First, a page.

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The Magician’s Nephew

“The Magician’s Nephew” is one of the books in “The Chronicles of Narnia” series, which was one of the first prequels created by an outstanding writer C.S. Lewis. The book, being destined to children, is still interesting for the large audience because the author raises very important themes, which are always relevant and attract not only children but also adults. In this regard, the theme of the eternal conflict between good and evil is one of the major themes, that the author conveys successfully in his book.

In fact, “The Magician’s Nephew” is the prequel to “The Chronicles of Narnia”, which gives insight to the beginning of the entire story. The book focuses on adventures of Digory Kirke, the would-be professor Kirke and Polly Plummer, his close friend. Digory and Polly find occasionally the door to Uncle Andrew’s study, where they get involved in his magical experiments. They travel from England to another world, where they are pursued by Witch Jadis. In attempt to escape, they return back to England but they are still followed by Witch Jadis. As they attempt to bring her back to her world, they travel again with Uncle Andrew, Frank and his wife, Helen, to the world of Aslan, who has just started to create the new world. Digory brings the magic apple to plant in Narnia to expel the witch and takes the apple to heal his seriously ill mother. As their adventures come to the end, Digory and Polly become lifelong friends.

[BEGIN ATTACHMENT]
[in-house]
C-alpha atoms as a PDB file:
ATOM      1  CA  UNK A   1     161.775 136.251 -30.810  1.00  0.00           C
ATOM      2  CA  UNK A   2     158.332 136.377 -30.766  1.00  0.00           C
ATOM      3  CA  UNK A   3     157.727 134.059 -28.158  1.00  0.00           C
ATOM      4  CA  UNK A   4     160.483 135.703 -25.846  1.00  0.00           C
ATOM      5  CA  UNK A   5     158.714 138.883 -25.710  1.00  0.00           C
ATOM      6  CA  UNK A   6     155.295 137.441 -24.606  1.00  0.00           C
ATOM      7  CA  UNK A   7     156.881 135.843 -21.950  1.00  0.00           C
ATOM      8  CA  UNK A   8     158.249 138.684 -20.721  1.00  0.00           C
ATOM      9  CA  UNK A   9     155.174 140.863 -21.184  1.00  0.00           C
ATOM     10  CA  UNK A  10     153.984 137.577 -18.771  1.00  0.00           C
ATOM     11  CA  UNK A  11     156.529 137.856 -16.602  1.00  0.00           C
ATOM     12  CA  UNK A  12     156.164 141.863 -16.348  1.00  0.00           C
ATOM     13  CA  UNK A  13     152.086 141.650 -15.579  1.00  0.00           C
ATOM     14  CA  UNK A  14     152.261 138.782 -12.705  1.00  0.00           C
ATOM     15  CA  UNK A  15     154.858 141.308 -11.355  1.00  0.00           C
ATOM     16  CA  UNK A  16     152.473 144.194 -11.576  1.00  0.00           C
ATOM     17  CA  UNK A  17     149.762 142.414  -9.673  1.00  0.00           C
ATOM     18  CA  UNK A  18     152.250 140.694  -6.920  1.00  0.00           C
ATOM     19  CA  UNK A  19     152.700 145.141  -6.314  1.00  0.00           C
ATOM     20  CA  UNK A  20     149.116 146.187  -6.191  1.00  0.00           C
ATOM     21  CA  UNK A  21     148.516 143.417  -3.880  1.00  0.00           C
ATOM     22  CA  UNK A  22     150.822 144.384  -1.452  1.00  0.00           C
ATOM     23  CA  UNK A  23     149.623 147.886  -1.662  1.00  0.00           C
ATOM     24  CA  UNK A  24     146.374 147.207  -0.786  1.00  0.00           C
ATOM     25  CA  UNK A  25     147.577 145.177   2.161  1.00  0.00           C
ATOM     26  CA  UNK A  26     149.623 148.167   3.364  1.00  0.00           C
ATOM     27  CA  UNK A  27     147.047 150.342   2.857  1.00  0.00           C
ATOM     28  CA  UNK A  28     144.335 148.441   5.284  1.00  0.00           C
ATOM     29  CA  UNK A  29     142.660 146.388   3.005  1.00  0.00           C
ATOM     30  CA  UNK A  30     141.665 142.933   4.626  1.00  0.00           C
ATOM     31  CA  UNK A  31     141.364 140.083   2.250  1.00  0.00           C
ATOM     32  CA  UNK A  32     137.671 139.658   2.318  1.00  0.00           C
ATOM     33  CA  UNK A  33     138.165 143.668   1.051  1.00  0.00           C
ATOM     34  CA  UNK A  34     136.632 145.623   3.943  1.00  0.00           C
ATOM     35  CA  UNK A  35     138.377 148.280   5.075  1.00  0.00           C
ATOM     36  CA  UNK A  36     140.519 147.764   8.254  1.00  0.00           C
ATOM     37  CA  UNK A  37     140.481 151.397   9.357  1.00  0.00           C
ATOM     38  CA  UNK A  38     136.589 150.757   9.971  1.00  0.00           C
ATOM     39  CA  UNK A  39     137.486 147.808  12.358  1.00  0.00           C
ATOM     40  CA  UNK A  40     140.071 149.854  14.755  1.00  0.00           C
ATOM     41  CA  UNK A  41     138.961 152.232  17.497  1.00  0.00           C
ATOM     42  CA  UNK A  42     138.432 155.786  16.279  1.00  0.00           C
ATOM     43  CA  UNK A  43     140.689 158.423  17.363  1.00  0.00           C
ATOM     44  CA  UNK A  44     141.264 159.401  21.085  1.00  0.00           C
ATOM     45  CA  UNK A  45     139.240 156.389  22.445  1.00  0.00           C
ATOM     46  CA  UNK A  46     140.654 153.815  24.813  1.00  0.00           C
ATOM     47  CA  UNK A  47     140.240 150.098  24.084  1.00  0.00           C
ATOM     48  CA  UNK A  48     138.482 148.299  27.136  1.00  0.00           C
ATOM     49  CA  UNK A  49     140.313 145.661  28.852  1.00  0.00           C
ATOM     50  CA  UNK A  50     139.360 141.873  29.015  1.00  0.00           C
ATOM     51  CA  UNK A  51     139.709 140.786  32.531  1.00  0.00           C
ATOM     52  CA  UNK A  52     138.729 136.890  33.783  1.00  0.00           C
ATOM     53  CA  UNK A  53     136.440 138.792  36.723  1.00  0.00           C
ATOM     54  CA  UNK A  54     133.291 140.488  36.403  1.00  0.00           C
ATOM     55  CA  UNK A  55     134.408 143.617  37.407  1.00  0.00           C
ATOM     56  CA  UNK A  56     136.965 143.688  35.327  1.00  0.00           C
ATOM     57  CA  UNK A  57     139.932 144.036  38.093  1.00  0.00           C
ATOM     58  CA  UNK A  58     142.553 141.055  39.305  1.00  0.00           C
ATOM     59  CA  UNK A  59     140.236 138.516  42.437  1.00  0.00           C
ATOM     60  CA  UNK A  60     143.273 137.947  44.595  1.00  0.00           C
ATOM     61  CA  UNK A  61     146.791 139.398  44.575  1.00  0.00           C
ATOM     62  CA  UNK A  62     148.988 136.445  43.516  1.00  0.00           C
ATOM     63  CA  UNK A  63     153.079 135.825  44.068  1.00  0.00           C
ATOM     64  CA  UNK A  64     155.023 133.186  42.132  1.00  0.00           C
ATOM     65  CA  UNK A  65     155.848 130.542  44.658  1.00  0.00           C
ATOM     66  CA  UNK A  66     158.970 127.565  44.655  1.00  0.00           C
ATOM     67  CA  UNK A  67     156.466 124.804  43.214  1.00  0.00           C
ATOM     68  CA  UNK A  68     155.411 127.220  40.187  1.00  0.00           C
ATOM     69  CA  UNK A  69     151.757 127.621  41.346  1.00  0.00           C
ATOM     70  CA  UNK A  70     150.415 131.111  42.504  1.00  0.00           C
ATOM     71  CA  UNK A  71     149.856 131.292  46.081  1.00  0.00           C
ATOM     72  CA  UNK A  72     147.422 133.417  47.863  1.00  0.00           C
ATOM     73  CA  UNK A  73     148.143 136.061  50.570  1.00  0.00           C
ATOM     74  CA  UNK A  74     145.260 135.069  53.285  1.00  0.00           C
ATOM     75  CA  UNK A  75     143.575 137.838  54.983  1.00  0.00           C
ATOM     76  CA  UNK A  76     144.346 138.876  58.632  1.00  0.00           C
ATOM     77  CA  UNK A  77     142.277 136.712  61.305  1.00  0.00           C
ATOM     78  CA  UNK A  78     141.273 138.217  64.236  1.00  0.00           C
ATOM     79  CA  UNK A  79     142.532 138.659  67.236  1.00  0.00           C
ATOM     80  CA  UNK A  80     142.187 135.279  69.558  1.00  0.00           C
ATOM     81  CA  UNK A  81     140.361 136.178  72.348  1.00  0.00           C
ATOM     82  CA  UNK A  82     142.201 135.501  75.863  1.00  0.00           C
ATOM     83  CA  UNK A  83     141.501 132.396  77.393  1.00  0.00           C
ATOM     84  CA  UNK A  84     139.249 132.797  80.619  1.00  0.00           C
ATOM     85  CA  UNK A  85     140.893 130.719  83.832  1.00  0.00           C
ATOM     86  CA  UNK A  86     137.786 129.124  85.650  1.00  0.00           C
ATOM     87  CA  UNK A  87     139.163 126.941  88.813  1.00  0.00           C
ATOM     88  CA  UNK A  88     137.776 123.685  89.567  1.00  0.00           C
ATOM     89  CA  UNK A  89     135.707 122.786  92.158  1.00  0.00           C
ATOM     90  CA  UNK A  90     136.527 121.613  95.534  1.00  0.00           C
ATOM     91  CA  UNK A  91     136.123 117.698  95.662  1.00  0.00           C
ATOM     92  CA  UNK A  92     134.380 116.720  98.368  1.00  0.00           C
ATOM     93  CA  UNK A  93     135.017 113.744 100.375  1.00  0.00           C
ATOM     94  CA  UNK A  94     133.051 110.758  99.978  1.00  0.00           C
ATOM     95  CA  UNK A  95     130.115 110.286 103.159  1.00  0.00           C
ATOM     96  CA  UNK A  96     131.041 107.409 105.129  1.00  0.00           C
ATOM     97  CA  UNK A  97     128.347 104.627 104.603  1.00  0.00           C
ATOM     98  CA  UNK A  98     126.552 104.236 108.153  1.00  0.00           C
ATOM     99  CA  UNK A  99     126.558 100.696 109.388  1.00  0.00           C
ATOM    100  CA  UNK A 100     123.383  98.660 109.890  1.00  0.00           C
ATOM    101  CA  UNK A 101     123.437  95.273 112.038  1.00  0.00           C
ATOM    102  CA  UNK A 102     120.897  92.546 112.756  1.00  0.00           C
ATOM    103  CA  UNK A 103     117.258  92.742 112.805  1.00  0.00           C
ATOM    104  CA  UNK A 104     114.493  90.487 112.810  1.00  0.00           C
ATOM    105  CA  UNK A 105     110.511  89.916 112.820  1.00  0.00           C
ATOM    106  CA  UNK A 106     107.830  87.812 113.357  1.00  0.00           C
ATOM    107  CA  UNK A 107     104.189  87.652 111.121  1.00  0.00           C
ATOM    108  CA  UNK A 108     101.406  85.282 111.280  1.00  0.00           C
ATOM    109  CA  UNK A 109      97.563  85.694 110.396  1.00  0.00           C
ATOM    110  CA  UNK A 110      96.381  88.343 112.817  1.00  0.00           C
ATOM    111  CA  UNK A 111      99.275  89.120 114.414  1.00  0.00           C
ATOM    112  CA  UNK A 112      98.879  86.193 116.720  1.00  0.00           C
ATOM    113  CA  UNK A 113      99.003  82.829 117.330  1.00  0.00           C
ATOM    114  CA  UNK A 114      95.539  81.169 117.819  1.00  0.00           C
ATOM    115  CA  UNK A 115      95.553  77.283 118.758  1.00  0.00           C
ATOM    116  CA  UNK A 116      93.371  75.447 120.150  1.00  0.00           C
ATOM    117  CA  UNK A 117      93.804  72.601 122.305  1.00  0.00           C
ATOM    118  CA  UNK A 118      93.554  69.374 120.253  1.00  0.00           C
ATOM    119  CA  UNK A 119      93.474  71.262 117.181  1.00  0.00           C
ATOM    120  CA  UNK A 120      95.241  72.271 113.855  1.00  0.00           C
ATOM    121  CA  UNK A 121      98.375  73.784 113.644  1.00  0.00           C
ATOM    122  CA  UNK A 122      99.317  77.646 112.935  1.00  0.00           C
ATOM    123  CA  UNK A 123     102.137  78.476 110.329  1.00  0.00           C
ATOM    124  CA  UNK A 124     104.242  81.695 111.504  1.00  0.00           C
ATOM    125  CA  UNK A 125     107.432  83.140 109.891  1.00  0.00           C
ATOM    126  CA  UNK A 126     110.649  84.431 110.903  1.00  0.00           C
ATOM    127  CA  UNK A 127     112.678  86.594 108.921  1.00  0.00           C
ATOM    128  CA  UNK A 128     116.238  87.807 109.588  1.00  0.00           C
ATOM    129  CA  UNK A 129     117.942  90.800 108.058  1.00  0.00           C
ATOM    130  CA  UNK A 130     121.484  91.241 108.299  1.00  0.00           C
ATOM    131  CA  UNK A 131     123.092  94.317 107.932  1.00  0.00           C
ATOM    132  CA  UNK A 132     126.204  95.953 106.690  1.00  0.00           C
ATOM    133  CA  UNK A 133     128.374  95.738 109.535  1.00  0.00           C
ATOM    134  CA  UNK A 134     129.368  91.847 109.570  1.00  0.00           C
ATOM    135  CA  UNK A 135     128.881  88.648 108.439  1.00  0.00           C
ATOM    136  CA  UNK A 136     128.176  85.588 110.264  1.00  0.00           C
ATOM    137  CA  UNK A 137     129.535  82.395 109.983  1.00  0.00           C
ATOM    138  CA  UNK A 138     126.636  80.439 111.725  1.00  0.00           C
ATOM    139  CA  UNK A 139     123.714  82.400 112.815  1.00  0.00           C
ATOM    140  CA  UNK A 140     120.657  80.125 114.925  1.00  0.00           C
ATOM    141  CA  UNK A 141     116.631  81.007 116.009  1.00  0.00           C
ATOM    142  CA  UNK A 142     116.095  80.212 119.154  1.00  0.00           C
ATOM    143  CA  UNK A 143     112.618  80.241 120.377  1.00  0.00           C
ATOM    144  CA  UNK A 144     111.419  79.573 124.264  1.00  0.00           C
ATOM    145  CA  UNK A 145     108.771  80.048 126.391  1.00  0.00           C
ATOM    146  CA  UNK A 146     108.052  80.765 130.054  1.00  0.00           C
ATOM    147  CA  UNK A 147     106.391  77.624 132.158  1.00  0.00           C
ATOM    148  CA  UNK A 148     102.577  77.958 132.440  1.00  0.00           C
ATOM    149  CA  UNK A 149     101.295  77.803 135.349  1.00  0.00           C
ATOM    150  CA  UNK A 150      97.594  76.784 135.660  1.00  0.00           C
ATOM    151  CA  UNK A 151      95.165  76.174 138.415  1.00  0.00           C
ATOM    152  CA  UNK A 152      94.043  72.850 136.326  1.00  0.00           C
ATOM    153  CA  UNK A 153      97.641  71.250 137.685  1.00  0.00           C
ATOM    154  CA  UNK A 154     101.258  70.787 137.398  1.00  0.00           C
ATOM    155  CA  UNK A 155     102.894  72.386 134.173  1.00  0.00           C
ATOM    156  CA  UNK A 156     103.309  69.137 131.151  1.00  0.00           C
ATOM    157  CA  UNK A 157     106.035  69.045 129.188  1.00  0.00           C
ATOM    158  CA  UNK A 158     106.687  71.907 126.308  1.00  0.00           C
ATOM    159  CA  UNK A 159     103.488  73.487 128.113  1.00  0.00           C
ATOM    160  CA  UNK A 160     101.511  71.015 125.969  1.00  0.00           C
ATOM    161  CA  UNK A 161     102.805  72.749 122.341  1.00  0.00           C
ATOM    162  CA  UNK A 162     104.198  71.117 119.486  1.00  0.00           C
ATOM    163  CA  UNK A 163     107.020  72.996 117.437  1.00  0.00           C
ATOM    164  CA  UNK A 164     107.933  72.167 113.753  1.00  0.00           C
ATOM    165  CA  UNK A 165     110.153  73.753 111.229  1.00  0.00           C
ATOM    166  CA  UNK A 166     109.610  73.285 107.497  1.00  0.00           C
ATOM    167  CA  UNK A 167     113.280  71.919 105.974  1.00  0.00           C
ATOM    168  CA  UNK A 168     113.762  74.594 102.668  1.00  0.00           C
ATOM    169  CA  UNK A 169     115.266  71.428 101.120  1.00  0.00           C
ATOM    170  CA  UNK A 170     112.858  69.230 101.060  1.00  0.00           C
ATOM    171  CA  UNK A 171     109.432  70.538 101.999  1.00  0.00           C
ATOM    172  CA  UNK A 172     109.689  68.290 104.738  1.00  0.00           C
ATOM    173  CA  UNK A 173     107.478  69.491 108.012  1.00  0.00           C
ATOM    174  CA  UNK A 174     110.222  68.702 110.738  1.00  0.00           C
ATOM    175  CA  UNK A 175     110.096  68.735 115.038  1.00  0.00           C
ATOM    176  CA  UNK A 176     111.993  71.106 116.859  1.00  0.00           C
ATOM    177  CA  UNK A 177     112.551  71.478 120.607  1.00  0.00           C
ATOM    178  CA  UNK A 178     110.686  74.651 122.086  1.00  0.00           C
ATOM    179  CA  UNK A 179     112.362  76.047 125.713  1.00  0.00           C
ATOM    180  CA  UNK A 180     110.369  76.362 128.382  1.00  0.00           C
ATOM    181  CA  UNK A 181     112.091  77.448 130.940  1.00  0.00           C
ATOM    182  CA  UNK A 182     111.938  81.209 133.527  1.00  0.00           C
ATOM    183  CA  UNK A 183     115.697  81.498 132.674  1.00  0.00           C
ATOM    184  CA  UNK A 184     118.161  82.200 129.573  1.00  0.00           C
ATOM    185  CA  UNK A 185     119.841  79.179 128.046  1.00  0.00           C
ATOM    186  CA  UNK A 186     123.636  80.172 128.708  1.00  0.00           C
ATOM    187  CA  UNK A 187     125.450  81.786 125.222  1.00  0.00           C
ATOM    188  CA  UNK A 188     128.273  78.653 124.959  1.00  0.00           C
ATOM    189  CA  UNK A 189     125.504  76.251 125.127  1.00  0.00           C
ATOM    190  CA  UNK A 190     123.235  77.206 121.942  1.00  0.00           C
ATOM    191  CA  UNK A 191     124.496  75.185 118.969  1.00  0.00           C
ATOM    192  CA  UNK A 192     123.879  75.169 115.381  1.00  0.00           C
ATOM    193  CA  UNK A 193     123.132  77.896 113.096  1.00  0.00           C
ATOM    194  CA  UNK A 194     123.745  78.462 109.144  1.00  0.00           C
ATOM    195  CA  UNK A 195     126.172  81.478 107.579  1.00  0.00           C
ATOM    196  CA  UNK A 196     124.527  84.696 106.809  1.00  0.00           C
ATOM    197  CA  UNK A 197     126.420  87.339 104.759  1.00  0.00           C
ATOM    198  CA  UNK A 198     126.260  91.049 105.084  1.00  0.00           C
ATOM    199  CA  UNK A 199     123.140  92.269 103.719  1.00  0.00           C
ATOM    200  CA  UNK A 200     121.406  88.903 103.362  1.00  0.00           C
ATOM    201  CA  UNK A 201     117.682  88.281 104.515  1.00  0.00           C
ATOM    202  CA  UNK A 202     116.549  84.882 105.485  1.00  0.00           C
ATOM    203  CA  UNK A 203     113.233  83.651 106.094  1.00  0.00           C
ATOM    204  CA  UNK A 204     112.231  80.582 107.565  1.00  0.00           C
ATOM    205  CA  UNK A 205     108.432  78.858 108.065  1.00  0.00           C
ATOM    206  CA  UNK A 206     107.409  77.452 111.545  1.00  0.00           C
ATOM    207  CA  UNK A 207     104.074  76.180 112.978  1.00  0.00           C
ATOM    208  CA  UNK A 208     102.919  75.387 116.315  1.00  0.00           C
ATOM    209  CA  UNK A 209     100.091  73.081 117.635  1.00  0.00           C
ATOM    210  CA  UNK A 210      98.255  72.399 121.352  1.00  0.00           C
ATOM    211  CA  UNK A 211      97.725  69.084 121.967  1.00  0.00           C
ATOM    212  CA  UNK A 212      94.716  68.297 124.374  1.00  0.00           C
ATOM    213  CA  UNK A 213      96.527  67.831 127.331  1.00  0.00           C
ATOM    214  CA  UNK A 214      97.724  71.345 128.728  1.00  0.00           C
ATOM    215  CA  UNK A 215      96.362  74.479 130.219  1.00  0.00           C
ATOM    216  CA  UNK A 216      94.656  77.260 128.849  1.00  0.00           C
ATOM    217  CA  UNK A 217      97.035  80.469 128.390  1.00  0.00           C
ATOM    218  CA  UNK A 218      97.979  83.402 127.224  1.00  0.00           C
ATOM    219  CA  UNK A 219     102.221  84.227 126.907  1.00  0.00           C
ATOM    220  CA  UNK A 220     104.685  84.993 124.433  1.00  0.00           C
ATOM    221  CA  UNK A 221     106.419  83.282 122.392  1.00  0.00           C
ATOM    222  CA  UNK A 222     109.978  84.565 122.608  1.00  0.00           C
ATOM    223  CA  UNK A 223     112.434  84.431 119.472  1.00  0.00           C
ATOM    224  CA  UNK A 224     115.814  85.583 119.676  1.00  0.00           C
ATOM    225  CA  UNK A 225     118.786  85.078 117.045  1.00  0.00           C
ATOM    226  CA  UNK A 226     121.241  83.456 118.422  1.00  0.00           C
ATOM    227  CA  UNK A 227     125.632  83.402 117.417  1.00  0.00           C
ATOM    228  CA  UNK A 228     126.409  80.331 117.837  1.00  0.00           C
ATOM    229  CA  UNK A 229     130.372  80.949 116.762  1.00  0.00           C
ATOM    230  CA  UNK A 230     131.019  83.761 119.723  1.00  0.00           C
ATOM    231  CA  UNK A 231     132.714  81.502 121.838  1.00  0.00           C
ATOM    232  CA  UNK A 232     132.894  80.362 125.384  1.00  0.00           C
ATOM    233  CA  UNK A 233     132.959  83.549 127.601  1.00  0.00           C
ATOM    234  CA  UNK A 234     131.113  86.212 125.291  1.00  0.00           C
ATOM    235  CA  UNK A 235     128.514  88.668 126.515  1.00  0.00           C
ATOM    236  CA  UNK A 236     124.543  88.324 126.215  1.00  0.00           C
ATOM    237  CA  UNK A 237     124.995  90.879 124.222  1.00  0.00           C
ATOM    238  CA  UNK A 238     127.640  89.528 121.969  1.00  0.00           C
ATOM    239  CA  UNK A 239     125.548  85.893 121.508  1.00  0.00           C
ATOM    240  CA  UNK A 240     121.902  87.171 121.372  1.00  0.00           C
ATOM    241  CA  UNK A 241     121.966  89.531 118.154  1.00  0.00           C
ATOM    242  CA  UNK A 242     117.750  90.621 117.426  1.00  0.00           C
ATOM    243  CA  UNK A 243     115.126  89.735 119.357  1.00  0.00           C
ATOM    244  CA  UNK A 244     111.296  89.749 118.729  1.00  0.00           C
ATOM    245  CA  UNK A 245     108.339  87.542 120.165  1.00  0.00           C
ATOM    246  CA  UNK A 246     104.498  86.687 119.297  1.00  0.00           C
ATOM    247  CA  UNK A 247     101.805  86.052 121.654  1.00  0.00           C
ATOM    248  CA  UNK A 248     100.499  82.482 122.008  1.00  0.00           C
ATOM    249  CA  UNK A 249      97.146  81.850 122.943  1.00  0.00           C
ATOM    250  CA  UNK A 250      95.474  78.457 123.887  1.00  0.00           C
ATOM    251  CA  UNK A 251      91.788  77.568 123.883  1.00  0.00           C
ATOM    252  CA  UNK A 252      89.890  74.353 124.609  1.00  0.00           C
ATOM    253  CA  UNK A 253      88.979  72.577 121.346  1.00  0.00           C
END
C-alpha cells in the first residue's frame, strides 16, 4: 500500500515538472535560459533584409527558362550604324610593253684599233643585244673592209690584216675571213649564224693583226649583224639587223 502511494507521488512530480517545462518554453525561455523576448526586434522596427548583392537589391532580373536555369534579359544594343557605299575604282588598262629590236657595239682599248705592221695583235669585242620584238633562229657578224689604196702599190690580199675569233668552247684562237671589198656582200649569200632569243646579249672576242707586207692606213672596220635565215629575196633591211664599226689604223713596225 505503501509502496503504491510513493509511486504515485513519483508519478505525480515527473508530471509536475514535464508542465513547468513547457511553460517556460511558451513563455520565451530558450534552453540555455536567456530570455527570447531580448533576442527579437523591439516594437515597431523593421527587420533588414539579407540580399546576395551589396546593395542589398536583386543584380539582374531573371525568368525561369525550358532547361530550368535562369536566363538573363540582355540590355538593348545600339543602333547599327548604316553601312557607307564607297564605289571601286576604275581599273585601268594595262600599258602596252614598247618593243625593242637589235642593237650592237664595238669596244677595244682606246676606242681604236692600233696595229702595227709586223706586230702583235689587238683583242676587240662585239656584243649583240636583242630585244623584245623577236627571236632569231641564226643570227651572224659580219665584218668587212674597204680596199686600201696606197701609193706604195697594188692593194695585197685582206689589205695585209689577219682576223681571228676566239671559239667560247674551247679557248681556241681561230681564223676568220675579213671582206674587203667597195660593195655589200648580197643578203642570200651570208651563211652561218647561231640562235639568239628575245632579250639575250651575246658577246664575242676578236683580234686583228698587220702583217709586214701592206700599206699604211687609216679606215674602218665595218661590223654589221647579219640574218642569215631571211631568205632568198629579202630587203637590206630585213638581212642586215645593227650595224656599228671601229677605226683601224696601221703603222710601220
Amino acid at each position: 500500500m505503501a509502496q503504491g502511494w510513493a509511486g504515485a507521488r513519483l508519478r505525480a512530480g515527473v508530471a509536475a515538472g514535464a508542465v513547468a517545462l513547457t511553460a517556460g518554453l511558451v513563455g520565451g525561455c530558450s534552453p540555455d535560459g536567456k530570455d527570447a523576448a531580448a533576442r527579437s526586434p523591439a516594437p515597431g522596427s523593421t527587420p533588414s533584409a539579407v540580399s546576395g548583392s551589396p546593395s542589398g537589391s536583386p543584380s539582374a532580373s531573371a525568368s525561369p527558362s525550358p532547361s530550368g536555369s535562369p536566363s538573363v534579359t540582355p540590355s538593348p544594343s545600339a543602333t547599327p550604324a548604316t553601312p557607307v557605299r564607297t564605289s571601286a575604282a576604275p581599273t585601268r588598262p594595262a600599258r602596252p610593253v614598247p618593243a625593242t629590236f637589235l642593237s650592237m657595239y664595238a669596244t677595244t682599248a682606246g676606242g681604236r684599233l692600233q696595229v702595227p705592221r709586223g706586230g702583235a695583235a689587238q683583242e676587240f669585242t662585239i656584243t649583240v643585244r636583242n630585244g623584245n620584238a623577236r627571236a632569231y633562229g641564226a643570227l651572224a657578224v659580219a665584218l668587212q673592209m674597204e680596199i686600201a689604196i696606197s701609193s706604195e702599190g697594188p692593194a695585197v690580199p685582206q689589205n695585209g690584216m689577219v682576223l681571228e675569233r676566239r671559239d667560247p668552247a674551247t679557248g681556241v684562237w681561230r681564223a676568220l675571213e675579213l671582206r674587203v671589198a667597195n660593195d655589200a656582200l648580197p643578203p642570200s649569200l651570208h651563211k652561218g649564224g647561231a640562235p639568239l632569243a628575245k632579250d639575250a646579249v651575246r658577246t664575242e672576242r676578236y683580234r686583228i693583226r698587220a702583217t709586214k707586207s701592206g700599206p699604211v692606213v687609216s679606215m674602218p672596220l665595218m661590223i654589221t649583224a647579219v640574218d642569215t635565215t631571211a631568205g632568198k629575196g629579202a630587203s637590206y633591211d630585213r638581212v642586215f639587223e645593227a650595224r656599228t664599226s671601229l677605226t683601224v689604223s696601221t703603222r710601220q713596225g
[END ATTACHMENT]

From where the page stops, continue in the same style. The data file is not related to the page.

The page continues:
In fact, the book focuses on different themes, among which it is possible to single out the theme of the conflict between good and evil, which is the milestone conflict of the entire book. Digory, Polly and Uncle Sam as well as Aslan represent the good side, who confront Witch Jadis as the representative of the dark side. Evenually, good wins as Digory expels the witch but, as she tasted the magic apple, she has become immortal that implies the eternity of evil. However, her immortality brings her nothing but sufferings because “a length of days with an evil heart is only a length of misery” (Lews, 2008, p. 241).

At the same time, the book contains a number of symbolic issues and characters. For instance, the author attempts to show the power of speech and granting this power by Aslan implies that Aslan is playing God. Also the author shows the weakness of humans in face curiosity. Digory cannot resist to his desire to learn more that makes him pushing the bell and awakening Witch Jadis. On the other hand, curiosity leads to knowledge, which, though, people do not always come prepared to learn.

The author uses simple and picturesque language, which helps readers to perceive the entire story easily and read the entire book from first page to the last one with the keen interest. At the same time, the author keeps the audience in suspense to keep the attention of readers focused on the events depicted in the book. Interesting and involving plot is backed up by symbolic characters: Uncle Andrew is a symbol of a scientist, who cannot really control effects of his discoveries; Digory is a boy, whose curiosity often takes control over his mind, Polly indecisive but easily following the lead of others, namely Digory; the Witch Jadis is a symbol of evil; Aslan personifies God or Creator.

Thus, the book is one of the most successful novels written by C.S. Lewis.


Lewis, C.S. (2008). The Magician’s Nephew. New York: Routledge.
Schakel, Peter J. (2005). The way into Narnia: a reader’s guide. Wm. B. Eerdmans Publishing.
Sammons, Martha C. (2004). A Guide Through Narnia. Regent College Publishing.